Romania can be counted among the main wine-producing countries of Europe. It specializes in the production of high-quality wines, using modern methods; with the growth of the tourist trade, its wines are becoming known and appreciated by a larger international public. Large quantities are exported annually. The major vineyards are at Odobesti, Panciu, and Nicoresti, with 5 or more other major centres. Both white and red wines have won various international awards. At altitudes between 1,000 and 1,600 feet (300 and 500 metres), orchards are found on almost all the hillsides on the fringe of the Carpathians. There is specialization in fruits with a high economic yield. Orchards have solved problems of soil erosion on many unstable hillsides.
The 37 wine-growing regions of Romania represent about 191,000 ha of vineyards, and include both the well-known wine grape varieties Sauvignon, Chardonnay, Cabernet Sauvignon and Merlot, and local varieties (6). The soils of Romania are mostly suitable for white wine varieties, and secondary for red table wines (5).
Vulnerabilities - Trends so far
In the period 1961–2013, the area in Romania suitable for viticulture has expanded. On average, the upper limit for growing wine grapes has shifted from 612 m to 860 m. The potential for white wines has migrated to higher elevations and latitudes, while the potential for red wine production has significantly increased at lower elevations. Overall, there is an increase in suitability for wine grape production for about one third of the country. The potential for white wine varieties has decreased and has migrated to higher elevations, while the potential for red wine varieties has increased by the expansion of suitable areas towards the North and to higher elevations in the hilly and plateau areas (5). Significant warming trends were found for most of the Romanian wine regions, especially for spring and summer seasons. The actual sunshine duration has also increased, while precipitation has stayed the same (7).
Traditional areas are still suitable for viticulture. In addition, viticulture potential is extending outside traditional areas. The most favourable regions for viticulture in Romania are still the hilly regions from the mountain area periphery. In the context of climate change, their viticultural potential is enhanced because of the favourable influences that this landform type and its specific soils exert on wine quality (5).
Cotnari wine region
Cotnari is a traditional wine region, specialized in white wine production, located in the north-eastern part of Romania close to the northern limit of vine cultivation. Increasing temperature trends in previous decades reveal a pronounced warming tendency in the Cotnari wine region climate, modifying grape ripening conditions, similar to scenarios predicted for other northern wine regions (3).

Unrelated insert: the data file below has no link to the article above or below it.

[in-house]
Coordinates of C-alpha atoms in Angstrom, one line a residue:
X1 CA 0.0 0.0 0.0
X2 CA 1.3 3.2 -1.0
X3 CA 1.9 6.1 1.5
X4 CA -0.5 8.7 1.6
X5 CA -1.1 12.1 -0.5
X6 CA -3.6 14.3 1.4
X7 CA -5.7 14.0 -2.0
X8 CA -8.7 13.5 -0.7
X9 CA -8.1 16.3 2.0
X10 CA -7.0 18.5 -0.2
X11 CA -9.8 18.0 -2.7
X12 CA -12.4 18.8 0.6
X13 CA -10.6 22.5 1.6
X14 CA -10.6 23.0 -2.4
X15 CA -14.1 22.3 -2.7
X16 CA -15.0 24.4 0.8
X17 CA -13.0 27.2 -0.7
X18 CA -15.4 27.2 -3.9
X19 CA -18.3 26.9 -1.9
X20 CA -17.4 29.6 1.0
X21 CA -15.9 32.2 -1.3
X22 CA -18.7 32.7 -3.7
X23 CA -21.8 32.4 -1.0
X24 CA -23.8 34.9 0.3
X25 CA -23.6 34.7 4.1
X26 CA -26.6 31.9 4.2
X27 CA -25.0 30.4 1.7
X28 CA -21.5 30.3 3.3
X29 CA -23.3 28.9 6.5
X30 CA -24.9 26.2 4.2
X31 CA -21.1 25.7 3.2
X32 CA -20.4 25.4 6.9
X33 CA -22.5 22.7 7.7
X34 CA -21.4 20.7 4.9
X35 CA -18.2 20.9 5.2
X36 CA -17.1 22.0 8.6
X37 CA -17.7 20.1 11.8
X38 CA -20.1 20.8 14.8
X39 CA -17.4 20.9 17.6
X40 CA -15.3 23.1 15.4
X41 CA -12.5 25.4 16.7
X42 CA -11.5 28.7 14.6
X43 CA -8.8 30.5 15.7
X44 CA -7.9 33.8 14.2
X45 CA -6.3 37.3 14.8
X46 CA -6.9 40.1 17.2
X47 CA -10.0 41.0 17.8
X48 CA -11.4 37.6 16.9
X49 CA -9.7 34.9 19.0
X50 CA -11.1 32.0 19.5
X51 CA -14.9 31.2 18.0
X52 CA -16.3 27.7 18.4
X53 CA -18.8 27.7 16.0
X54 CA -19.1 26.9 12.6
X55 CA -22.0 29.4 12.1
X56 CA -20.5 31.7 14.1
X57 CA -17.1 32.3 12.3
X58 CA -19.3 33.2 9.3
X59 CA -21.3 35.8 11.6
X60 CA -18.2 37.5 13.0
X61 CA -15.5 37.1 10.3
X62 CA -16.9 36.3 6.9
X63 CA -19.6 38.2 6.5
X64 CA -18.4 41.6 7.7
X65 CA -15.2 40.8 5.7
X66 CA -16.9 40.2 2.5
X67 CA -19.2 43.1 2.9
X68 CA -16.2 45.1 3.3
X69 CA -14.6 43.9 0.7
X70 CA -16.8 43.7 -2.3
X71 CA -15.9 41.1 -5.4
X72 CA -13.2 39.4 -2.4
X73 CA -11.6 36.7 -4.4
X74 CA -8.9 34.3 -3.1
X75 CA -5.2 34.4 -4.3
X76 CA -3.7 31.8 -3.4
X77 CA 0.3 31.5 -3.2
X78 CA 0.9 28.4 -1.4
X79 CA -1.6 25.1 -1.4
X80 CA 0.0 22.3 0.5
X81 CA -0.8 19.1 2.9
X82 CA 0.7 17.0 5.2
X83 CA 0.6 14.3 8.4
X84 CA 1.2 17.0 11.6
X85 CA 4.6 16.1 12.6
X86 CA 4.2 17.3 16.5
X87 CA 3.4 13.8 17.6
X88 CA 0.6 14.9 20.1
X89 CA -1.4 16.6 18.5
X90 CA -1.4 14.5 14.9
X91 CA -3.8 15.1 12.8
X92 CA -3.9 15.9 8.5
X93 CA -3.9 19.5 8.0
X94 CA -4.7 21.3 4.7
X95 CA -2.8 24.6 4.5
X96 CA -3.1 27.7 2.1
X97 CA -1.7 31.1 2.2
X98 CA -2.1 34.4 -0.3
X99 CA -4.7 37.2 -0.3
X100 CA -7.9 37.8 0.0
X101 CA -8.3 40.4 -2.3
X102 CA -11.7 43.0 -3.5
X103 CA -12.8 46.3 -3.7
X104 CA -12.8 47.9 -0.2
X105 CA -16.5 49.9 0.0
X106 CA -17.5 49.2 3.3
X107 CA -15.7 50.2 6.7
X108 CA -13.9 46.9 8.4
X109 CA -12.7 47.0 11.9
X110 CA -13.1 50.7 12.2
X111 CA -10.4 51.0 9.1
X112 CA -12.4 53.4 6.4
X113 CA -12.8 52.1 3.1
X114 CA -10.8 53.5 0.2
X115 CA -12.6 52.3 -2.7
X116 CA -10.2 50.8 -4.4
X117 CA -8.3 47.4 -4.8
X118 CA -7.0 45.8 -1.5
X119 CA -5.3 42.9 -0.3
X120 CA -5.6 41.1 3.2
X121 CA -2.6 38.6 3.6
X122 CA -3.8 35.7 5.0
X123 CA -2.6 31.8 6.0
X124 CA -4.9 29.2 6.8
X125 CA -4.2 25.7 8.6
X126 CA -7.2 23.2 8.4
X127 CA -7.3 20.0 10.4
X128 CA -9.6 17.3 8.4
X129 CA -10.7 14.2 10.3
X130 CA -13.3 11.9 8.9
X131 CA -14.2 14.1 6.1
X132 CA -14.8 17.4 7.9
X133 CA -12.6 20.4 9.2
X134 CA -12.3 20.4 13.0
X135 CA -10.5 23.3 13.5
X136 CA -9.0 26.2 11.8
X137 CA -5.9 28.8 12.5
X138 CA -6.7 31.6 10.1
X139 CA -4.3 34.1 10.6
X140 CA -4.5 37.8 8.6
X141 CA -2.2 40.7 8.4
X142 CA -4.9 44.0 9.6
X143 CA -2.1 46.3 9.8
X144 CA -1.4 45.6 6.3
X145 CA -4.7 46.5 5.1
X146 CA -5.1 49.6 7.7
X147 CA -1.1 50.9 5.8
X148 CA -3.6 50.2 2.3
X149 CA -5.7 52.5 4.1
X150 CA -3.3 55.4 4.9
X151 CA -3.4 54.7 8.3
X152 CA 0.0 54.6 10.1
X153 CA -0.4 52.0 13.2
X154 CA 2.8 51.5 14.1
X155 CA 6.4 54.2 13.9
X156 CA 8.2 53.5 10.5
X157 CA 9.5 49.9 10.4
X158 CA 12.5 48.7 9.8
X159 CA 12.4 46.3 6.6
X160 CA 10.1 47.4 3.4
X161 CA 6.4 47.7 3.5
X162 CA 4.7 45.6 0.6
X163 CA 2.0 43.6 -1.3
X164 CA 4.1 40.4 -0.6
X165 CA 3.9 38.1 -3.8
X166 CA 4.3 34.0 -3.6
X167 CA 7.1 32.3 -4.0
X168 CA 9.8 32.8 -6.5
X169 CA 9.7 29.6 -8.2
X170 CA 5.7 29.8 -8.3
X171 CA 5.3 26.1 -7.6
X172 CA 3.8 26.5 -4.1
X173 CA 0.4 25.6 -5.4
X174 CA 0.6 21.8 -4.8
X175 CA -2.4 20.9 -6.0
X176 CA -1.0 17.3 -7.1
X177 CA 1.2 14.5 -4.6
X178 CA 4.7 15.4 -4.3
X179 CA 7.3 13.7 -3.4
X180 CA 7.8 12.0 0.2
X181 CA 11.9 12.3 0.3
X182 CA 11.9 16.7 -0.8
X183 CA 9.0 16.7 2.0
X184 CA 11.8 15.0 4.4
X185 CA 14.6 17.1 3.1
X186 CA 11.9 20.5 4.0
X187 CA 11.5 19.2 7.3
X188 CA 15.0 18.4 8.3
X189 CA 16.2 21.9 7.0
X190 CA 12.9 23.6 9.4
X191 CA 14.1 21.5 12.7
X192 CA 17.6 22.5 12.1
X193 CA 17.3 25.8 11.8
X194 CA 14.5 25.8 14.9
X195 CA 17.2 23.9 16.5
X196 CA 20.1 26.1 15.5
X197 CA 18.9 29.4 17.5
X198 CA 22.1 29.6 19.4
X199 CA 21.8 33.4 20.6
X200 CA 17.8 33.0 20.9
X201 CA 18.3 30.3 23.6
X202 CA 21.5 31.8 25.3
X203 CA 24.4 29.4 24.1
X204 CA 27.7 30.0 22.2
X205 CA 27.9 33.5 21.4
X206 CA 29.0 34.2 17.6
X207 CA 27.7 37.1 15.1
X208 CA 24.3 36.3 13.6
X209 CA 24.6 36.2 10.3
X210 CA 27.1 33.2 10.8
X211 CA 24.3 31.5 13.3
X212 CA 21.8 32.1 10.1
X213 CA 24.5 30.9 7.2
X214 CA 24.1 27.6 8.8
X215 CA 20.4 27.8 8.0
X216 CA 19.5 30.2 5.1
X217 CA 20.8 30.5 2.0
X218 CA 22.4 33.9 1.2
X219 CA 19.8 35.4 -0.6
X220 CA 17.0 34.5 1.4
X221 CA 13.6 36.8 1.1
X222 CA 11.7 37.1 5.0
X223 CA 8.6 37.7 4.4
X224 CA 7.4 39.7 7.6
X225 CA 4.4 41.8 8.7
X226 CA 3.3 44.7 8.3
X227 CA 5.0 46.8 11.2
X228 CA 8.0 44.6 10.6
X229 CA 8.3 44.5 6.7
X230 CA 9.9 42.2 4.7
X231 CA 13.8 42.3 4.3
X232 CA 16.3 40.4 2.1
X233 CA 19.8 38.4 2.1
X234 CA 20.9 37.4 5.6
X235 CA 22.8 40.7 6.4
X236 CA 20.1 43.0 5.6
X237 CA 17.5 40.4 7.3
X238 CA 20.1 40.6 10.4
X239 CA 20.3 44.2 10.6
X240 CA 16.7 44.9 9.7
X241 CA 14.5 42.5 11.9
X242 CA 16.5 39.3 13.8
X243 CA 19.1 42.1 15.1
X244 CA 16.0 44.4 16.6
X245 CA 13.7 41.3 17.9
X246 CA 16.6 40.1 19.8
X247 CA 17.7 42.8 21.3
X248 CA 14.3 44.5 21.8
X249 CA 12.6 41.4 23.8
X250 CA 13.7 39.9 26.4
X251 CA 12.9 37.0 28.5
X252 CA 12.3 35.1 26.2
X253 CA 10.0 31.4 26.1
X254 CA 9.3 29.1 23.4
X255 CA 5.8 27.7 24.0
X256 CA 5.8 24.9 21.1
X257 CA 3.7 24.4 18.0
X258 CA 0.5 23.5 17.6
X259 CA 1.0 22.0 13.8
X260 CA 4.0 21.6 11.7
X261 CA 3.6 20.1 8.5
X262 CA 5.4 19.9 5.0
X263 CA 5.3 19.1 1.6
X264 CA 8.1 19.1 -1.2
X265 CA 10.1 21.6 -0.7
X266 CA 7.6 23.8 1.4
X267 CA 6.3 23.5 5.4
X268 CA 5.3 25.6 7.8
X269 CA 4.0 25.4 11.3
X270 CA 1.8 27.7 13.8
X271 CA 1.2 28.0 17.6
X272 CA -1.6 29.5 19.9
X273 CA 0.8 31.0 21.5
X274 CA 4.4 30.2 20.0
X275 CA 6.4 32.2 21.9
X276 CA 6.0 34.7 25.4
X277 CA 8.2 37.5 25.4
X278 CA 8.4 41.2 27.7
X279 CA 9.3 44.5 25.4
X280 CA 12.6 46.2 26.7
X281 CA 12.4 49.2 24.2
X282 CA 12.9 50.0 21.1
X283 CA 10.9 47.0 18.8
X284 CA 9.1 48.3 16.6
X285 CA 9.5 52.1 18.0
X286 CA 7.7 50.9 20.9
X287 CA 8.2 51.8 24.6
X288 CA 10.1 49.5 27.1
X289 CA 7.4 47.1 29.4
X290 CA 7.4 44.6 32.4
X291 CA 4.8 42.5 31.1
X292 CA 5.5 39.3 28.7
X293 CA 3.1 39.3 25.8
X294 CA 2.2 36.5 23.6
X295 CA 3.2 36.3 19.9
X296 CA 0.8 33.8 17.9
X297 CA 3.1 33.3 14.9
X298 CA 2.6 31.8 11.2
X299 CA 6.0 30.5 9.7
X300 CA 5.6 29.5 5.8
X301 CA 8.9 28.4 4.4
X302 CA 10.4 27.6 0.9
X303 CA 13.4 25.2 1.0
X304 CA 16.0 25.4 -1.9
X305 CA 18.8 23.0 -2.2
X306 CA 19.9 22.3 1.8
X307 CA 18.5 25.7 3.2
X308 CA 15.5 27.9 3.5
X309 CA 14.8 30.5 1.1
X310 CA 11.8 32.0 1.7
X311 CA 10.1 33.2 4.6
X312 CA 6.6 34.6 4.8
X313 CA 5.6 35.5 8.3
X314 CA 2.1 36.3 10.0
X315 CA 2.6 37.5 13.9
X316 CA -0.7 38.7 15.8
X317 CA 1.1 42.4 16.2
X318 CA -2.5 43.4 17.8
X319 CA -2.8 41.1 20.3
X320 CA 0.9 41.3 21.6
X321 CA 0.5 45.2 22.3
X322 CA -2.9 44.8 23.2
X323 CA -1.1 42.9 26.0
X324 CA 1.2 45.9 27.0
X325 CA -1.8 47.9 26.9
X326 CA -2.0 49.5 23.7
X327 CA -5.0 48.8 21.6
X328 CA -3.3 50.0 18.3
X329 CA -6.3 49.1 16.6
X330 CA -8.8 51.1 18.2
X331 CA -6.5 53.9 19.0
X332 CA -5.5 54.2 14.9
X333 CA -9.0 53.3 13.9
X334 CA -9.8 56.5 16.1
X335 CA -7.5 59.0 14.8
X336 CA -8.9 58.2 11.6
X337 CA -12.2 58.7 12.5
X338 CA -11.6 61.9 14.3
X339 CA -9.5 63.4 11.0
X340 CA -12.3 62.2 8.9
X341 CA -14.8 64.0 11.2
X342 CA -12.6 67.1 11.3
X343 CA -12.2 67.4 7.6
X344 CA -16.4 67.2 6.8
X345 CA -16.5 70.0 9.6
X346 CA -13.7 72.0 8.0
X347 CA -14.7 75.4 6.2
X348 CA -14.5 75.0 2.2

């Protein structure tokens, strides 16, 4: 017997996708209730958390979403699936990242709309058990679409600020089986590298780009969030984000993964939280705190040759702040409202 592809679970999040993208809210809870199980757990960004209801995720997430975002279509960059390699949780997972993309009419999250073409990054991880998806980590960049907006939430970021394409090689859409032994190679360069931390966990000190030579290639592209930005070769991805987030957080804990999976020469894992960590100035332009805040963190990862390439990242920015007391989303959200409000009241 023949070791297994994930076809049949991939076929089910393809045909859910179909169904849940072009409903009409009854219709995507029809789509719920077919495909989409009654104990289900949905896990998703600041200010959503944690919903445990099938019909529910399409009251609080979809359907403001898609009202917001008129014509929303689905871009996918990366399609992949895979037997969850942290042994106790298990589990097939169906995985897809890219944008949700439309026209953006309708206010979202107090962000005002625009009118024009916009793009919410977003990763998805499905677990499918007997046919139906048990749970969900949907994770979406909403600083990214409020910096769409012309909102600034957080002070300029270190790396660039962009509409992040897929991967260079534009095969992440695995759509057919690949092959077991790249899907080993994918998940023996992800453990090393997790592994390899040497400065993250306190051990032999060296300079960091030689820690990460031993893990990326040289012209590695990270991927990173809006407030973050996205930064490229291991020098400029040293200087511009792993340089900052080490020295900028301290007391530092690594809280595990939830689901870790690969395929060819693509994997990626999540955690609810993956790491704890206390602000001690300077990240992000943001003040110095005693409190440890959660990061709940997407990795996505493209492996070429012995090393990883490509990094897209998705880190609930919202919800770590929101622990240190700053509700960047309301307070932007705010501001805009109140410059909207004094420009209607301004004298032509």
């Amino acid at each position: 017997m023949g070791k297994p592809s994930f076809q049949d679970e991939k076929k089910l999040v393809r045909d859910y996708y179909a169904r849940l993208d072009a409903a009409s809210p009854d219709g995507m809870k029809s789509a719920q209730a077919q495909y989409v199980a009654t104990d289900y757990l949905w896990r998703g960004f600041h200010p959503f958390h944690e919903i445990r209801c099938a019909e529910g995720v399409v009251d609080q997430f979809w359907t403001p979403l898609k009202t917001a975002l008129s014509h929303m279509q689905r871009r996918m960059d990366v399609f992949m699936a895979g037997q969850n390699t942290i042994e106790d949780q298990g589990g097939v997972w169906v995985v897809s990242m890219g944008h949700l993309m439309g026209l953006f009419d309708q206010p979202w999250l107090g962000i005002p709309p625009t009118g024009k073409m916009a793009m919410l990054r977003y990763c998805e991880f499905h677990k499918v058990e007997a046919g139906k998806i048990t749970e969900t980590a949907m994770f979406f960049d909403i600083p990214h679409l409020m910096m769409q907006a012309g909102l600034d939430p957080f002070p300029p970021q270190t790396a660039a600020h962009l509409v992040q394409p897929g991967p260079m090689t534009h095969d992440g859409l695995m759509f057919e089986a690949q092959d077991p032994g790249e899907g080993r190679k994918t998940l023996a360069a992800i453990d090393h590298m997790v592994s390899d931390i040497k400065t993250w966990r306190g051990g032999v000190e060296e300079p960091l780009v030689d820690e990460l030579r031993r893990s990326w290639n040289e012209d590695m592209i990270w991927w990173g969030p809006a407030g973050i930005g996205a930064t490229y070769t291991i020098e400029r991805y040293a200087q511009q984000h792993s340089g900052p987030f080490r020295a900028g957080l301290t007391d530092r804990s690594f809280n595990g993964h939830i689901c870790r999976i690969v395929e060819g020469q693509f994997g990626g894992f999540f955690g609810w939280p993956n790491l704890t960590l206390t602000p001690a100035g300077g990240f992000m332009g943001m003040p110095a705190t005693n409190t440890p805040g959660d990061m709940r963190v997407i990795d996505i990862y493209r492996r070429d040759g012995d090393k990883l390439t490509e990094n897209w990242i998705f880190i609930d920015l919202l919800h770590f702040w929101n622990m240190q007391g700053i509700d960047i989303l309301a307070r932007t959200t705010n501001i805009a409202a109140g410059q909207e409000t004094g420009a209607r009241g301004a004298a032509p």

The spatial structure of the Cotnari wine region’s climate suitability has changed: climate suitability for white wines has shifted upwards to higher and cooler elevations, while the lower zone has gradually become suitable for red wine production. The area suitable for the quality white wine, which is the most representative style of wine produced in the Cotnari wine region, shifted in elevation about 67 m above sea level between 1961 and 2013, and has been replaced within the lower zone by the new appearance of a suitability for red wines. These developments necessitate action in order to adapt local viticulture to the new spatial distribution and structure of climate suitability for wine production, and to maintain the Cotnari wine region’s specificity (2).
Temperature increases during January (+2.5 °C) and February (+1.0 °C) can diminish bud cold resistance and increase the risk of damage to vines, since, within the studied area, minimum temperatures still drop to −29.78 °C, which causes massive damage to vines (4). Also, temperature increases in March (+1.2 °C) can advance bud-burst, exposing young shoots to spring frosts that occur within the region till the end of April. Last but not least, temperature increases in July (+1.3 °C) and August (+0.9 °C), can hasten berry ripening, exposing them to high temperatures, with a possible negative impact on their chemical composition (2).
Adaptation may include changing to more resistant grape varieties, changing the viticultural techniques and the pest and disease control measures, application of irrigation or selection of soils with higher water holding capacity (8). Under severe climate warming conditions, vineyard relocation to cooler sites (at higher elevations, latitudes, on north-facing slopes or coastal zones) may be a long-term adaptation measure (9).
The references below are cited in full in a separate map 'References'. Please click here if you are looking for the full references for Romania.
- Ministry of Environment and Watermanagement (2005)
- Irimia et al. (2018)
- Malheiro et al. (2010); Moriondo et al. (2013), all in: Irimia et al. (2018)
- Irimia et al. 2014b, in: Irimia et al. (2018)
- Patriche and Irimia (2022)
- International Organisation of Vine and Wine (2019), in: Patriche and Irimia (2022)
- Dumitrescu et al. (2015); Bucur and Dejeu (2016); Irimia et al. (2018a), all in: Patriche and Irimia (2022)
- Keller (2010); van Leeuwen et al. (2019); Santos et al. 2020, all in: Patriche and Irimia (2022)
- Santos et al. (2020), in: Patriche and Irimia (2022)